I won't go over all the details of variational autoencoders again, you
can check out my previous post for that
(`variational autoencoders `__).
The high level idea is pretty easy to understand though. A variational
autoencoder defines a generative model for your data which basically says take
an isotropic standard normal distribution (:math:`Z`), run it through a deep
net (defined by :math:`g`) to produce the observed data (:math:`X`). The hard
part is figuring out how to train it.
Using the autoencoder analogy, the generative model is the "decoder" since
you're starting from a latent state and translating it into the observed data. A
VAE also has an "encoder" part that is used to help train the decoder. It goes
from observed values to a latent state (:math:`X` to :math:`z`). A keen
observer will notice that this is actually our variational approximation of the
posterior (:math:`q(z|X)`), which coincidentally is also a neural network (defined
by :math:`g_{z|X}`). This is visualized in Figure 1.
.. figure:: /images/vanilla_vae.png
:width: 550px
:alt: Vanilla Variational Autoencoder
:align: center
Figure 1: Vanilla Variational Autoencoder
After our VAE has been fully trained, it's easy to see how we can just use the
"encoder" to directly help with semi-supervised learning:
1. Train a VAE using *all* our data points (labelled and unlabelled), and
transform our observed data (:math:`X`) into the latent space defined by the
:math:`Z` variables.
2. Solve a standard supervised learning problem on the *labelled* data using
:math:`(Z, Y)` pairs (where :math:`Y` is our label).
Intuitively, the latent space defined by :math:`z` should capture some useful
information about our data such that it's easily separable in our supervised
learning problem. This technique is defined as M1 model in the Kingma paper.
As you may have noticed though, step 1 doesn't directly involve any of the
:math:`y` labels; the steps are disjoint. Kingma also introduces another
model "M2" that attempts to solve this problem.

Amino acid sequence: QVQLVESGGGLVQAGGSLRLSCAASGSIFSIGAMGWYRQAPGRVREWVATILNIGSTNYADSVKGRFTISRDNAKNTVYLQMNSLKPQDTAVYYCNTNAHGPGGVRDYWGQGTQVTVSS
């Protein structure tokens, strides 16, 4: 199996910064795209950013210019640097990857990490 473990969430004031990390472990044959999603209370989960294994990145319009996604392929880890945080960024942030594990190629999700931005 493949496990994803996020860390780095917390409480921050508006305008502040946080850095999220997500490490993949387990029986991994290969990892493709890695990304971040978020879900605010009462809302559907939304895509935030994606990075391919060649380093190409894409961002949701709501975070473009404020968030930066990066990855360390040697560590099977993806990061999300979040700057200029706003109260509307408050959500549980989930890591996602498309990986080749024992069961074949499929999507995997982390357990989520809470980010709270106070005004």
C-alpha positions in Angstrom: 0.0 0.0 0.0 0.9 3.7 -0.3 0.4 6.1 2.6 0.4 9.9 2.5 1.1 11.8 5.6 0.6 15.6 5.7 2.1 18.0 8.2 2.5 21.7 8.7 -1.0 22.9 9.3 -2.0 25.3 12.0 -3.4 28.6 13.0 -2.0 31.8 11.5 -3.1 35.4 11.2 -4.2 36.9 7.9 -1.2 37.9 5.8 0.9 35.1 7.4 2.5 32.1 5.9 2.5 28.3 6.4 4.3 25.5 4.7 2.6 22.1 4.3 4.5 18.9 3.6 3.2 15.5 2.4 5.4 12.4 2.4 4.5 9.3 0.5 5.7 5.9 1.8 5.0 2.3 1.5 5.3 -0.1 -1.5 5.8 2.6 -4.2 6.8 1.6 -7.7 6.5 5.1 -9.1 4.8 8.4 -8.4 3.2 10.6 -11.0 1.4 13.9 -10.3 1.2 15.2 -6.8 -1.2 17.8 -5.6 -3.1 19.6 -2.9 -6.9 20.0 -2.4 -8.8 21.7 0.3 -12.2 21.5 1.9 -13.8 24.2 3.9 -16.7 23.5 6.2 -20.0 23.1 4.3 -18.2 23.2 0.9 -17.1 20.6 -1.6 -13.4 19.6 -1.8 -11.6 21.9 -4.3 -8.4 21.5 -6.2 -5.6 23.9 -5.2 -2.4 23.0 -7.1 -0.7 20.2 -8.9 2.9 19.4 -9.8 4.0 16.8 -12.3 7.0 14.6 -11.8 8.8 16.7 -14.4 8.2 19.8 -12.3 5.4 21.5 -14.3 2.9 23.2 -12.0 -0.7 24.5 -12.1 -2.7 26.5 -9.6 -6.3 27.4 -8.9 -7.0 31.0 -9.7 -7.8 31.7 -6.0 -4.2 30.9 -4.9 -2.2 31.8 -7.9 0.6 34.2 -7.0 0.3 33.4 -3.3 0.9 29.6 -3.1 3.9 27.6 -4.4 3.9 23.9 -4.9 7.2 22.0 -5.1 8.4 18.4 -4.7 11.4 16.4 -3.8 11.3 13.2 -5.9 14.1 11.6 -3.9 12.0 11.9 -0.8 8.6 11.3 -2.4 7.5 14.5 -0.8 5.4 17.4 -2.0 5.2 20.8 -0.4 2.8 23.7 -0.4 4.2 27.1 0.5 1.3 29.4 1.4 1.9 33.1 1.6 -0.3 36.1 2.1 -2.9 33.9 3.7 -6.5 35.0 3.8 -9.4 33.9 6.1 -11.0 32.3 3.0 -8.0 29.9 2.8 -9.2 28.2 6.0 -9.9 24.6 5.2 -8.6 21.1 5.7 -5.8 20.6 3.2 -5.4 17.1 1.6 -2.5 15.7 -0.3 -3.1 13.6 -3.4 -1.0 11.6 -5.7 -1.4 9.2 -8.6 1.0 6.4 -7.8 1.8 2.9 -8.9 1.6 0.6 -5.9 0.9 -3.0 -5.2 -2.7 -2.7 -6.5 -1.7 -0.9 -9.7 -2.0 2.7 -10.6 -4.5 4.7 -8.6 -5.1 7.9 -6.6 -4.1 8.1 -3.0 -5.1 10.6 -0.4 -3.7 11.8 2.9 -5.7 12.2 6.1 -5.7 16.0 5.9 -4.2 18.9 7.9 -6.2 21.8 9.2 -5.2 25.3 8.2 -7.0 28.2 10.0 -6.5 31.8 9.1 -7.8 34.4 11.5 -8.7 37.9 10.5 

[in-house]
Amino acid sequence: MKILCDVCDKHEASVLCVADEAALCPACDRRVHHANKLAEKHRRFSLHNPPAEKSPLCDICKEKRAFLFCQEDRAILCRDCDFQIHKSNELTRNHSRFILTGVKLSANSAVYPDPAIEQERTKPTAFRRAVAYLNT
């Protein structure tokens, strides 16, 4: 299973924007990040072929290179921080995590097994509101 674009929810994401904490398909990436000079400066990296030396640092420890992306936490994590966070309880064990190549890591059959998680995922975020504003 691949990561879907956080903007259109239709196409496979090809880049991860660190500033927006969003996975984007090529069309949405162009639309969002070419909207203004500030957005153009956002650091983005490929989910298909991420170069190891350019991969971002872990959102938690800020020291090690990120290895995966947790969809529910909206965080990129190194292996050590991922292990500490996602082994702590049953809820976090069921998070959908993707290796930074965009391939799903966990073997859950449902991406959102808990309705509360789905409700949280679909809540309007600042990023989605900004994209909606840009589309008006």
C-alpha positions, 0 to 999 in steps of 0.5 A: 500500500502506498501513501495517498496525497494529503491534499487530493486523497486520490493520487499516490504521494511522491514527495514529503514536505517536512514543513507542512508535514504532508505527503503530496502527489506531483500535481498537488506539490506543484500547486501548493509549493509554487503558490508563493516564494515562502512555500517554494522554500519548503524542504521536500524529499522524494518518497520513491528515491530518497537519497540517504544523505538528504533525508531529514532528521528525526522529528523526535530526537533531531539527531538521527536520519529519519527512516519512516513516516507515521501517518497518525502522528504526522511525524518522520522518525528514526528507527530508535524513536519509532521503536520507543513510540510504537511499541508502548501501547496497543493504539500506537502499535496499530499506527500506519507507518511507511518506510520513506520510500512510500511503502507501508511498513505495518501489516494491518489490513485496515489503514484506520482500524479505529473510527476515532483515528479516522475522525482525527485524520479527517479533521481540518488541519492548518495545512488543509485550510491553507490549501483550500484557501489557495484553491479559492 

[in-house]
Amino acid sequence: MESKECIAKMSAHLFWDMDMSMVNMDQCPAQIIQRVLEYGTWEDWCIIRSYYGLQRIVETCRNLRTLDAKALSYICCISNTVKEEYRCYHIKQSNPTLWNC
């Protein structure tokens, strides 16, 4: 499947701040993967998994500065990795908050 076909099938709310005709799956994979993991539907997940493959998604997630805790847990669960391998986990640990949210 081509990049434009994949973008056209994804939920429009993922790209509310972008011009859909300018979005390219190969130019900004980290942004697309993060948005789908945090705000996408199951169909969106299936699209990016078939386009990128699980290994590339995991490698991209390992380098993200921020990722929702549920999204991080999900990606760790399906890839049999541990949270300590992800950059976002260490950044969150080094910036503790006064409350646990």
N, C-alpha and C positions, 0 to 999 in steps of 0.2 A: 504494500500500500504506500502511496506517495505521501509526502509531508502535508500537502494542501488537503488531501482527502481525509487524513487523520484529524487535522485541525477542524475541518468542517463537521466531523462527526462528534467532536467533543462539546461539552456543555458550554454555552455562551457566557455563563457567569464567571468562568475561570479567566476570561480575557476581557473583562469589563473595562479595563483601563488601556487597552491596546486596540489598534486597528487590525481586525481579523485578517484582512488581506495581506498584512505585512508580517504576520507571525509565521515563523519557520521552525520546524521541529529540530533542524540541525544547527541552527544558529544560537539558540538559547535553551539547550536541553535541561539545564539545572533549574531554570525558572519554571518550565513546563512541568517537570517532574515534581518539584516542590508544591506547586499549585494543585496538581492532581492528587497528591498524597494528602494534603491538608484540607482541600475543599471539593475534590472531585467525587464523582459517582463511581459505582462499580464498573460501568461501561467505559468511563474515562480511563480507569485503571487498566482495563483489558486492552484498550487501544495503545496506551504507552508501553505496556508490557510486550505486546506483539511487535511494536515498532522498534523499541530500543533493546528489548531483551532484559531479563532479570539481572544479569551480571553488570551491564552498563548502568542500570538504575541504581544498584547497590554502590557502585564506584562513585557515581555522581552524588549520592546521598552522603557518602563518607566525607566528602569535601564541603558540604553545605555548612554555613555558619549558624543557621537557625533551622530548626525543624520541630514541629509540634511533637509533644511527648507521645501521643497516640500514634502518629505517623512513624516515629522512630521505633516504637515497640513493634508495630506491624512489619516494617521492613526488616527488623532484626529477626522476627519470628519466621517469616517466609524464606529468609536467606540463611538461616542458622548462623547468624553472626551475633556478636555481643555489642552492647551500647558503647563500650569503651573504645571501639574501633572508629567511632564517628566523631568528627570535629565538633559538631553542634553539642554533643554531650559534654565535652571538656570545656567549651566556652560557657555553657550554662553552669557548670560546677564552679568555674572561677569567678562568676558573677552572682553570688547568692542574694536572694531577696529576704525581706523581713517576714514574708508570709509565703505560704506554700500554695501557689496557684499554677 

|h2| Extending the VAE for Semi-Supervised Learning (M2 Model) |h2e|
In the M1 model, we basically ignored our labelled data in our VAE.
The M2 model (from the Kingma paper) explicitly takes it into account. Let's
take a look at the generative model (i.e. the "decoder"):
.. math::
p({\bf x}|y,{\bf z}) = f({\bf x}; y, {\bf z}, \theta) \\
p({\bf z}) = \mathcal{N}({\bf z}|0, I) \\
p(y|{\bf \pi}) = \text{Cat}(y|{\bf {\bf \pi}}) \\
p({\bf \pi}) = \text{SymDir}(\alpha) \\
\tag{4}
where:
* :math:`{\bf x}` is a vector of our observed variables
* :math:`f({\bf x}; y, {\bf z}, \theta)` is a suitable likelihood function to
model our output such as a Gaussian or Bernoulli. We use a deep net to
approximate it based on inputs :math:`y, {\bf z}` with network weights
defined by :math:`\theta`.
* :math:`{\bf z}` is a vector latent variables (same as vanilla VAE)
* :math:`y` is a one-hot encoded categorical variable representing our class
labels, whose relative probabilities are parameterized by :math:`{\bf \pi}`.
* :math:`\text{SimDir}` is `Symmetric Dirichlet `__ distribution with hyper-parameter :math:`\alpha` (a conjugate prior for categorical/multinomial variables)
How do we do use this for semi-supervised learning you ask? The basic gist of
it is: we will define a approximate posterior function
:math:`q_\phi(y|{\bf x})` using a deep net that is basically a classifier.